Advantages and Disadvantages of Insulin Pumps

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If you suffer from diabetes, then you may find one of the most distressing aspects of the condition to be the constant need for insulin injections. If you are a little shy around needles, or just don’t like the idea of constantly stabbing yourself in the arm, then staving off chocolate can seem like child’s play compared to having to constantly go through this rigmarole.

Any alternative then might be quite tempting, and that might include the very alluring prospect of an insulin pump – which is a device that can administer insulin continuously via an infusion. Here you use a pump along with a disposable reservoir for the insulin and infusion set and then ‘let it do its thing’ for 2-3 days without the need for constant injections. Because the insulin is being administered intravenously it is faster acting and thus can provide more freedom for the individual in terms of diet and exercise plans. Of course this is done in conjunction with blood sugar monitoring and a controlled diet. Some of these pumps also include a ‘bolus wizard’ which can calculate the amount of bolus insulin needed based on activity, anticipated carbohydrates intake and currently active insulin.

However, you know there’s going to be a drawback or two because otherwise every diabetic would be using insulin pumps. Here we will look at what those are, and measure the pros against the cons to help you decide whether this is a solution you’re interested in.

Benefits of Insulin Pumps

• Some report a better quality of life as a result of not having to use constant injections and due to the increased freedom that comes from the faster acting insulin

• It makes it impossible to ‘forget’ or ‘lose’ insulin injections

• Neuropathy (a normal side effect of diabetes) may be reduced or eliminated entirely

• Insulin pumps allow for tighter amounts of insulin than would be possible with a normal syringe which can help to reduce the chance of long term complications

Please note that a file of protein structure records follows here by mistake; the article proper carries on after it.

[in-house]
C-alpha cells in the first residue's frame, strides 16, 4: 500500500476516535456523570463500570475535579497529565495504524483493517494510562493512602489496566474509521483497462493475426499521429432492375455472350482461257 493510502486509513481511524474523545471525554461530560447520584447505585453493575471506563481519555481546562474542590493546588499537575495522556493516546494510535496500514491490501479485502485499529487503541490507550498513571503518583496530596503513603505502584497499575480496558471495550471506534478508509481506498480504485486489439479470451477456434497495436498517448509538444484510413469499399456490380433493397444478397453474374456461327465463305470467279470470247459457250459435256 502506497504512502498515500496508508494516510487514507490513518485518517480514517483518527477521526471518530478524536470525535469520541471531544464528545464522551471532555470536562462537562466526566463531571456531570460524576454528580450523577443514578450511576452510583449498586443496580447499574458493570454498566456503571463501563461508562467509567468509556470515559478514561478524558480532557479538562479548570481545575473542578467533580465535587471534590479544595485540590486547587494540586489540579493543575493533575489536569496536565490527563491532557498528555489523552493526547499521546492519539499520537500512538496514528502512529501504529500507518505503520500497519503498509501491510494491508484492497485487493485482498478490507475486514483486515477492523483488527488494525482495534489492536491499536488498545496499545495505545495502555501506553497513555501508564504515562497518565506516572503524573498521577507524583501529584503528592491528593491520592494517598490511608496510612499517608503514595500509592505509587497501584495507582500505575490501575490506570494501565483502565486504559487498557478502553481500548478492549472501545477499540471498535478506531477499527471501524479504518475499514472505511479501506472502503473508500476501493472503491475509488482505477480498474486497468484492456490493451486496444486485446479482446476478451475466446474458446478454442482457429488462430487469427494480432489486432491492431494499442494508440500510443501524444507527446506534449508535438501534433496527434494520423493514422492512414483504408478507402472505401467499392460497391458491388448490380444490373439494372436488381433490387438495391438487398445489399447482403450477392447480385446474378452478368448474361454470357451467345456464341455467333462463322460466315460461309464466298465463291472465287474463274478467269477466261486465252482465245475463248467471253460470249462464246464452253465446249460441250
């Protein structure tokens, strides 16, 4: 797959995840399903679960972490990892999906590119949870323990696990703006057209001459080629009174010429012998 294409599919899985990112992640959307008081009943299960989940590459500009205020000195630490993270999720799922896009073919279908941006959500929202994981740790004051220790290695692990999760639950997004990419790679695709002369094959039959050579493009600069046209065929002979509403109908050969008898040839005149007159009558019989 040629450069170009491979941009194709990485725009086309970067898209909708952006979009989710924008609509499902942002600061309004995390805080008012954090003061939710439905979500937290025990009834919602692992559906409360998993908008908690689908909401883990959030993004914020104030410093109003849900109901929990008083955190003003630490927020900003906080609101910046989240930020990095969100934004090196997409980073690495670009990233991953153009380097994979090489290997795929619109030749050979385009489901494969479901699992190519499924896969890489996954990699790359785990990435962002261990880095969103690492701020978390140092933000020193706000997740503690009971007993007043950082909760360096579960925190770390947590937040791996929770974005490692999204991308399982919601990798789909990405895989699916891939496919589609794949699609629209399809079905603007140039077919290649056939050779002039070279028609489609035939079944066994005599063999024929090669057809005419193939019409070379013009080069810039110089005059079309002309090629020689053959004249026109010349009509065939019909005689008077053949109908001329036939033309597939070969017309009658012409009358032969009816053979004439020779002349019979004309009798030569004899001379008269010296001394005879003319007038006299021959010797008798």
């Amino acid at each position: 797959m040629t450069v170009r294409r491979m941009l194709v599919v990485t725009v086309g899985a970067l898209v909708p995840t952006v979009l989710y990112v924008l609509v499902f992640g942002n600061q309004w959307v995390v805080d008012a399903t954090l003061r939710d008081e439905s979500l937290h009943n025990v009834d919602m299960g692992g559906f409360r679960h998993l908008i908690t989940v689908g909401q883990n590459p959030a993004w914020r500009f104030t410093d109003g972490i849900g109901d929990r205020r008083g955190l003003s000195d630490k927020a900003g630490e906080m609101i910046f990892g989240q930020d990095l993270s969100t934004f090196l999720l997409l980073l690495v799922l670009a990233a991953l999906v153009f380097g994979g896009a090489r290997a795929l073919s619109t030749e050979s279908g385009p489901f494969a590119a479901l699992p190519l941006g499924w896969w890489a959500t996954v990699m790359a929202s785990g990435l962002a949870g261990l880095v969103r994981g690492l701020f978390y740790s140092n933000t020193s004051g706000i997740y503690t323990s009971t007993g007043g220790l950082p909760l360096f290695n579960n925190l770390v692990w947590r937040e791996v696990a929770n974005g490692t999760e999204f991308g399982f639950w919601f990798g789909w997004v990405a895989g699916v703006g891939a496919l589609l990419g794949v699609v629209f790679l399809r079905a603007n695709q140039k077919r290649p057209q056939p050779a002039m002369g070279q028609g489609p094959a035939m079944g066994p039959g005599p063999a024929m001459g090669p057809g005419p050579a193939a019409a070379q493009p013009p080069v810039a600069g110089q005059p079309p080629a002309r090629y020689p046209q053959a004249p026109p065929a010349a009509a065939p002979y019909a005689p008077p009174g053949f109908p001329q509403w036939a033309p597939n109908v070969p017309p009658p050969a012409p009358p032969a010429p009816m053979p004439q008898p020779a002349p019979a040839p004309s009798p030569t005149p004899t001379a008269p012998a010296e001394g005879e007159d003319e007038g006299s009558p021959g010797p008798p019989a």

• The bolus wizard helps to make this even more accurate and automated while programmable basal rates help to regulate varying amounts of insulin at different parts of the day – useful for issues such as the ‘Dawn phenomenon’ (whereby patients experience an increase in blood sugar between 2am and 8am).

Negatives of Insulin Pumps

• Insulin pumps and the related paraphernalia are much more expensive than syringes

• The pump must be worn at all times which makes many regular activities difficult from swimming to playing sports. Some people with an active lifestyle will find this uncomfortable and impractical

• There are risks surrounding damage to the pump/discharge of the battery/leaks etc

• Build-up of scar tissue around the cannula is common and this can result in multiple scars around the body as the user has to find new suitable ‘spots’ for the pump

• Some users may experience allergic reactions

• Some insulin may be wasted during refilling

Obviously then there’s no right or wrong answer, and really the option best suited to you will depend on your lifestyle and preferences. For someone who isn’t highly active and has some more available cash – perhaps in the later years of their lives – this might be a very viable solution. Either way, it is useful to know that there are alternatives and it might be worth a shot if you’re growing tired of injections.

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About the author

Julie-Ann Amos
Julie-Ann Amos

Julie-Ann Amos is a qualified biologist (Genetics) and experienced freelance health and medical writer from Gloucestershire in the UK. She is also a licensed registered homeopath and is particularly interested in new developments in health and medicine.

Amos studied biological science and genetics at the University of East Anglia from 1980 to 1983 and received her BSc degree. She conducted post graduate study at the Institute of Administrative Management and in 1989 received a diploma in administrative management. In 1990 she enrolled at the University of Portsmouth and graduated with an MA degree in manpower studies and human resource management in 1992.

wikipedia, twitter: @julieannamos, linkedin: jamos1

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Julie-Ann Amos

Julie-Ann Amos

Julie-Ann Amos is a qualified biologist (Genetics) and experienced freelance health and medical writer from Gloucestershire in the UK. She is also a licensed registered homeopath and is particularly interested in new developments in health and medicine.

Amos studied biological science and genetics at the University of East Anglia from 1980 to 1983 and received her BSc degree. She conducted post graduate study at the Institute of Administrative Management and in 1989 received a diploma in administrative management. In 1990 she enrolled at the University of Portsmouth and graduated with an MA degree in manpower studies and human resource management in 1992.

wikipedia, twitter: @julieannamos, linkedin: jamos1